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Waiting Lists

'Scandalous': The number of children waiting over 18 months for appointments rises by 450%

A total of 52,257 child patients were waiting at any length of time for their first appointment at the end of July.

THE GOVERNMENT HAS come in for strong criticism after new figures show a significant increase in the number of children waiting for over 18 months for an outpatient appointment.

Figures from the National Treatment Purchase Fund for July show an increase in the number of outpatient appointments for paediatrics patients.

The NTPF measures the number of patients waiting for appointments. Its outpatient list measures the number of patients waiting for a first appointment at a consultant-led outpatient clinic.

An outpatient is a patient who attends a hospital for treatment without actually staying in the hospital overnight (as opposed to an inpatient).

Fianna Fáil analysed the number of outpatients waiting for an appointment in the paediatrics departments of hospitals to date this year compared to 2016.

According to that analysis, a total of 6,037 children were waiting over 18 months for their first appointment at the end of July. This compares to just 1,103 last year, a difference of 4,934 (or 450%).

A total of 52,257 child patients were waiting at any length of time for their first appointment at the end of July, compared to 42,701 last year (a difference of 9,556).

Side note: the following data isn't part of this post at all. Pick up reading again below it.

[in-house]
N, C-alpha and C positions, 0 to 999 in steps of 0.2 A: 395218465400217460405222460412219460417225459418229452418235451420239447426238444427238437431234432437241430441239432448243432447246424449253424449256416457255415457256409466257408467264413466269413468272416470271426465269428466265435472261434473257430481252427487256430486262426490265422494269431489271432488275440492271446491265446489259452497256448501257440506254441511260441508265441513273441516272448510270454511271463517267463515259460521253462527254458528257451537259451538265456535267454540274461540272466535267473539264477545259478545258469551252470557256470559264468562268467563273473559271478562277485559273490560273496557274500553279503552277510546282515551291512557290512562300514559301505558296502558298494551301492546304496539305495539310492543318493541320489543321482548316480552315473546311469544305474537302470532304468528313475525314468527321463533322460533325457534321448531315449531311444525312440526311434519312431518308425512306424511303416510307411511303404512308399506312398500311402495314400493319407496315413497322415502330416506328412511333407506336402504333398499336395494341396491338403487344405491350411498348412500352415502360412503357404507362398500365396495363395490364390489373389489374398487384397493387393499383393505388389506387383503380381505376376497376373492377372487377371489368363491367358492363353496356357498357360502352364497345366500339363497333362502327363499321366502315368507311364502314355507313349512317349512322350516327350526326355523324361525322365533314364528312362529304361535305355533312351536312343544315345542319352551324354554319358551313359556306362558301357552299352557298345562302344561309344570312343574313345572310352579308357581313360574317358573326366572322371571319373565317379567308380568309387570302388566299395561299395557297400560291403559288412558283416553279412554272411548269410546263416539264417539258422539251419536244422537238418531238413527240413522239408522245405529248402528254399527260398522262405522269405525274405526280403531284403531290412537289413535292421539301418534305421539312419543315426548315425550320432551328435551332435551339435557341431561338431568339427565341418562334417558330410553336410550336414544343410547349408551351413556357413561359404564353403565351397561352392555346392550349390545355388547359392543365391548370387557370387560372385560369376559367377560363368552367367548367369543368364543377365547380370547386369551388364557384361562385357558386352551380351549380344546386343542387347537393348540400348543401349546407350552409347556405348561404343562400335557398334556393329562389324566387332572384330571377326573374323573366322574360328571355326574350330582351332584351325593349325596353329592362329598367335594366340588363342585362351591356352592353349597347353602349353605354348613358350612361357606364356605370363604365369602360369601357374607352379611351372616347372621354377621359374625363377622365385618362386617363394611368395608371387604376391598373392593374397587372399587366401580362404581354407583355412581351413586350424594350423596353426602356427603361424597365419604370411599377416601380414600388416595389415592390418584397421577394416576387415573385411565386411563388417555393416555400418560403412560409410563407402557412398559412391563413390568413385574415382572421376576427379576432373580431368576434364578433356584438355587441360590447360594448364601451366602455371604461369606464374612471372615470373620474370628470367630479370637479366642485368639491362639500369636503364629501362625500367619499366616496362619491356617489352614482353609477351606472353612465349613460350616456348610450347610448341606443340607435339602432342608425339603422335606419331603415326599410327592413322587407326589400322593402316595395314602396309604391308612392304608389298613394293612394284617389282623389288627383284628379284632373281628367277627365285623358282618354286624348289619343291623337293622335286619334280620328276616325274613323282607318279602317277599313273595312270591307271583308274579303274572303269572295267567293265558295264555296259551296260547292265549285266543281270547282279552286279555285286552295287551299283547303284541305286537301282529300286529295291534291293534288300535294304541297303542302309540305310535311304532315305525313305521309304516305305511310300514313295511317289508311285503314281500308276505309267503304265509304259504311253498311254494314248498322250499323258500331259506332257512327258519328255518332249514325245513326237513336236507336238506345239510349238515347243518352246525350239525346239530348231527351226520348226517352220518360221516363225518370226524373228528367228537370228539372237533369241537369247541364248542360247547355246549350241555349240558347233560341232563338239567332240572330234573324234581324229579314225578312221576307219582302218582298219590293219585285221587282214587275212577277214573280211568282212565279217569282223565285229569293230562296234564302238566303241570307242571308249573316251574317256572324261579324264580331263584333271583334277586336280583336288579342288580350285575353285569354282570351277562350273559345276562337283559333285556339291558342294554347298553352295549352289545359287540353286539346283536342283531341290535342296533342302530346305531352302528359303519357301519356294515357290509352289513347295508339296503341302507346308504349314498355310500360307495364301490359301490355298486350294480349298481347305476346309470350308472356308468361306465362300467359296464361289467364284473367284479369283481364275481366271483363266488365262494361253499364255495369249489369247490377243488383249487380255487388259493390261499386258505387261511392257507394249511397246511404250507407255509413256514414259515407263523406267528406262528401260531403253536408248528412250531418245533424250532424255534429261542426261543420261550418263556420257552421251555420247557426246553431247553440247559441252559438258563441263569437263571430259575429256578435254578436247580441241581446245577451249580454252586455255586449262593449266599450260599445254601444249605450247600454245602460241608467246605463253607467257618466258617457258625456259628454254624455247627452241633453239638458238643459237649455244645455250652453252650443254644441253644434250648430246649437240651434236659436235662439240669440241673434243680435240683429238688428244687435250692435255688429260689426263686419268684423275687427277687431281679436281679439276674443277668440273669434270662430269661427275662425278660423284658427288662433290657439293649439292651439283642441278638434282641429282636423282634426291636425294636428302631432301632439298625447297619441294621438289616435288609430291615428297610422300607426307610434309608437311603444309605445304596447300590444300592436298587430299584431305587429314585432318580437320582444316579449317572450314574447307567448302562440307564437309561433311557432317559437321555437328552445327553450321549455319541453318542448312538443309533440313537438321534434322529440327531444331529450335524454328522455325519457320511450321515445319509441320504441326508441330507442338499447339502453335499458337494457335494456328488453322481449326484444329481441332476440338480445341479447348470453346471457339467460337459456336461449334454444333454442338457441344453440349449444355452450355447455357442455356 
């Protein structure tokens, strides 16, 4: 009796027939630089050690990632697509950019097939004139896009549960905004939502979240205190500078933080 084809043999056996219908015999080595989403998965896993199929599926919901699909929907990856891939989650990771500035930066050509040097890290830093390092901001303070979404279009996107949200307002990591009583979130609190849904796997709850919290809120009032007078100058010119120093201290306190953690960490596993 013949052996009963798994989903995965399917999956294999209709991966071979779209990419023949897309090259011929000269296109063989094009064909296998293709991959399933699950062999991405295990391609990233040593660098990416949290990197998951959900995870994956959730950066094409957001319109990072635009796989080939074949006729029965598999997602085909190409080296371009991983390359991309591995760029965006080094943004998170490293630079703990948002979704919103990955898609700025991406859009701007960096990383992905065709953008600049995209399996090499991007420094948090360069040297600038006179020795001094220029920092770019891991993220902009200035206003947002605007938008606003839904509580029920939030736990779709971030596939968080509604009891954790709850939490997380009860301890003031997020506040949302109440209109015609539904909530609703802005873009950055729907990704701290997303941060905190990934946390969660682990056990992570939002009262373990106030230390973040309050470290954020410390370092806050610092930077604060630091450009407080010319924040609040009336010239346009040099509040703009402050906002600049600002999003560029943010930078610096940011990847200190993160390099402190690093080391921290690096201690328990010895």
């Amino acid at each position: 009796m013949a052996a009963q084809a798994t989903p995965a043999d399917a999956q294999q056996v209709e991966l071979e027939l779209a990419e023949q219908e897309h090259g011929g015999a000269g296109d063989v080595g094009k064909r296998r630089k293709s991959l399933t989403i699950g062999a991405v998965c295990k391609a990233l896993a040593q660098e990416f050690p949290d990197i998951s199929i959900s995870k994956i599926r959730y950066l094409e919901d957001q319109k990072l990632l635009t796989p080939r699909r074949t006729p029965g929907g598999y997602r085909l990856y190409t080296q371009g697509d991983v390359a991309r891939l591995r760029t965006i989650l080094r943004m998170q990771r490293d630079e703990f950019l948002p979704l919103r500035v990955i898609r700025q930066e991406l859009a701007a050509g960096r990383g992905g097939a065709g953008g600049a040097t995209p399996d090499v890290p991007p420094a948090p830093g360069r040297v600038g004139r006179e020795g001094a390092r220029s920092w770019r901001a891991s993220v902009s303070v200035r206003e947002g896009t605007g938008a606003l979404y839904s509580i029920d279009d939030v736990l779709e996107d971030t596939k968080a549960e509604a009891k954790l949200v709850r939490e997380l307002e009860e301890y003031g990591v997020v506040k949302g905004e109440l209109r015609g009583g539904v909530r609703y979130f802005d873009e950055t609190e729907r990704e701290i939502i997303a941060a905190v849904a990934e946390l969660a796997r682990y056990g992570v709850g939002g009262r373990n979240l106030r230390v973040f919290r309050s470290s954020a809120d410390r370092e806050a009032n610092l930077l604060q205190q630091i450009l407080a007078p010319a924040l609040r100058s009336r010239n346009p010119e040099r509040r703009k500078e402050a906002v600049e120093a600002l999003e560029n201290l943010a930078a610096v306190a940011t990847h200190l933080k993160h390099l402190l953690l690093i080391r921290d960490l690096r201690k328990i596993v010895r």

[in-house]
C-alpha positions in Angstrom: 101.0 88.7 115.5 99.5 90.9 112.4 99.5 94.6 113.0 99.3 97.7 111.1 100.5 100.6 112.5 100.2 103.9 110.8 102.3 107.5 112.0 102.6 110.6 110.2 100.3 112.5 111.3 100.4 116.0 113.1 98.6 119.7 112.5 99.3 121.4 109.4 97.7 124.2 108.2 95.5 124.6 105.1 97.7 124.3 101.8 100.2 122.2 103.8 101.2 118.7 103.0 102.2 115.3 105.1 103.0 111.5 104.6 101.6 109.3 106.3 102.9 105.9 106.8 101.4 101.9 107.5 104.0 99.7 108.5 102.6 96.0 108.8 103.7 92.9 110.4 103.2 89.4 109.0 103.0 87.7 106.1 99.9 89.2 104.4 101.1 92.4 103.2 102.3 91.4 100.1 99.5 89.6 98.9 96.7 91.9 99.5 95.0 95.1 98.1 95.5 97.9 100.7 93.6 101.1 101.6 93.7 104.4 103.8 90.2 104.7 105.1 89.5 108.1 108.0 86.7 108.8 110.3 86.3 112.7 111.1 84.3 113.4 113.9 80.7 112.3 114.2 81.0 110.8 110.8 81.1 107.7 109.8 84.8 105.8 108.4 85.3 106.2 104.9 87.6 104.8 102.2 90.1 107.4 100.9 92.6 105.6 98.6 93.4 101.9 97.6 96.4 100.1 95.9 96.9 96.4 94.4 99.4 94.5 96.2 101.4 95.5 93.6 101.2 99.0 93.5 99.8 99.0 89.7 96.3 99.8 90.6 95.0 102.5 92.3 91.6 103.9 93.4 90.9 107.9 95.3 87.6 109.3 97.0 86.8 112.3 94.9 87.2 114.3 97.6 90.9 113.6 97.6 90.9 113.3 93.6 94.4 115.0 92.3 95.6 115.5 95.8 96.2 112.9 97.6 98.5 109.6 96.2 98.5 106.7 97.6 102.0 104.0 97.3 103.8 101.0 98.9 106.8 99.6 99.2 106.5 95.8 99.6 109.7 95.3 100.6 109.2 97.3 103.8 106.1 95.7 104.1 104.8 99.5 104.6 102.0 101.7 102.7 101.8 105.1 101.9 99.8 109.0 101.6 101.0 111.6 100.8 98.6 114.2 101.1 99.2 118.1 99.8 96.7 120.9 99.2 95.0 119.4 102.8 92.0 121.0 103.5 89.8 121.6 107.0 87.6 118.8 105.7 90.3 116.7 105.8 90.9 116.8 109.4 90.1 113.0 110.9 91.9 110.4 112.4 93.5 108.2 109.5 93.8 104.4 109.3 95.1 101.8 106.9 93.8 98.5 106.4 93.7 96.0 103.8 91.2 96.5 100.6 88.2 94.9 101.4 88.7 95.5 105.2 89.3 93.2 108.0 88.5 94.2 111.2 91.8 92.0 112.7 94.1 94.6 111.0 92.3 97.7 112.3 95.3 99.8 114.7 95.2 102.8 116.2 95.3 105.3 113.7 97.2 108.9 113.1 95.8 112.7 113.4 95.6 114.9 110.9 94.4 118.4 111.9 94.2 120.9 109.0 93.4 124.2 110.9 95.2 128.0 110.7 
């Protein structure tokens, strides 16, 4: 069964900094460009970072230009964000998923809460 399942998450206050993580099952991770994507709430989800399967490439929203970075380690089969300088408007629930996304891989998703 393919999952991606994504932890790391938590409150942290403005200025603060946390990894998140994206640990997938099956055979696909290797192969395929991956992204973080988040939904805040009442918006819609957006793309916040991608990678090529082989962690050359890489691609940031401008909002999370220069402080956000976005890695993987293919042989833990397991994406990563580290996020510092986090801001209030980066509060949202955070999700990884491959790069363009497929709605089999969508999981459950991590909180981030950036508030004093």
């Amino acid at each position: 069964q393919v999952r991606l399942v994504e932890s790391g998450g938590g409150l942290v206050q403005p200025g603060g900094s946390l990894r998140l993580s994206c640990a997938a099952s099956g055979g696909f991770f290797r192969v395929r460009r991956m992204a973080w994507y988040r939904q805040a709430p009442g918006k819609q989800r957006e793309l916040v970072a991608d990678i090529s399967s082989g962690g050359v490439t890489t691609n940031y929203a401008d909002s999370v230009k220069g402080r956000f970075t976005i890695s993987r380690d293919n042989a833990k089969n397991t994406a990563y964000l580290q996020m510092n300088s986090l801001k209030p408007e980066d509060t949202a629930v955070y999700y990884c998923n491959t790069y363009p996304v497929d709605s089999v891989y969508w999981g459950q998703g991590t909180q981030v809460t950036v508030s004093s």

Commenting on the figures, Fianna Fáil spokesperson on primary care and community health services John Brassil said that the increase was “scandalous”.

“There should never be a situation where children, or indeed any person, should have to wait 18 months for an appointment, yet we have the scandalous situation at present of having 6,037 of them waiting,” he said.

“If a GP feels that a child, or indeed any person, needs to be seen by a hospital consultant, then there is a clinical need, and the health system must be able to respond in a timely manner.

This isn’t happening, and it’s putting a great deal of stress on families, and community based health professionals.

Brassil criticised the government, and said that more needed to be done by Government to “deal with the severe capacity issues that are crippling our health system”. has contacted the HSE for comment.

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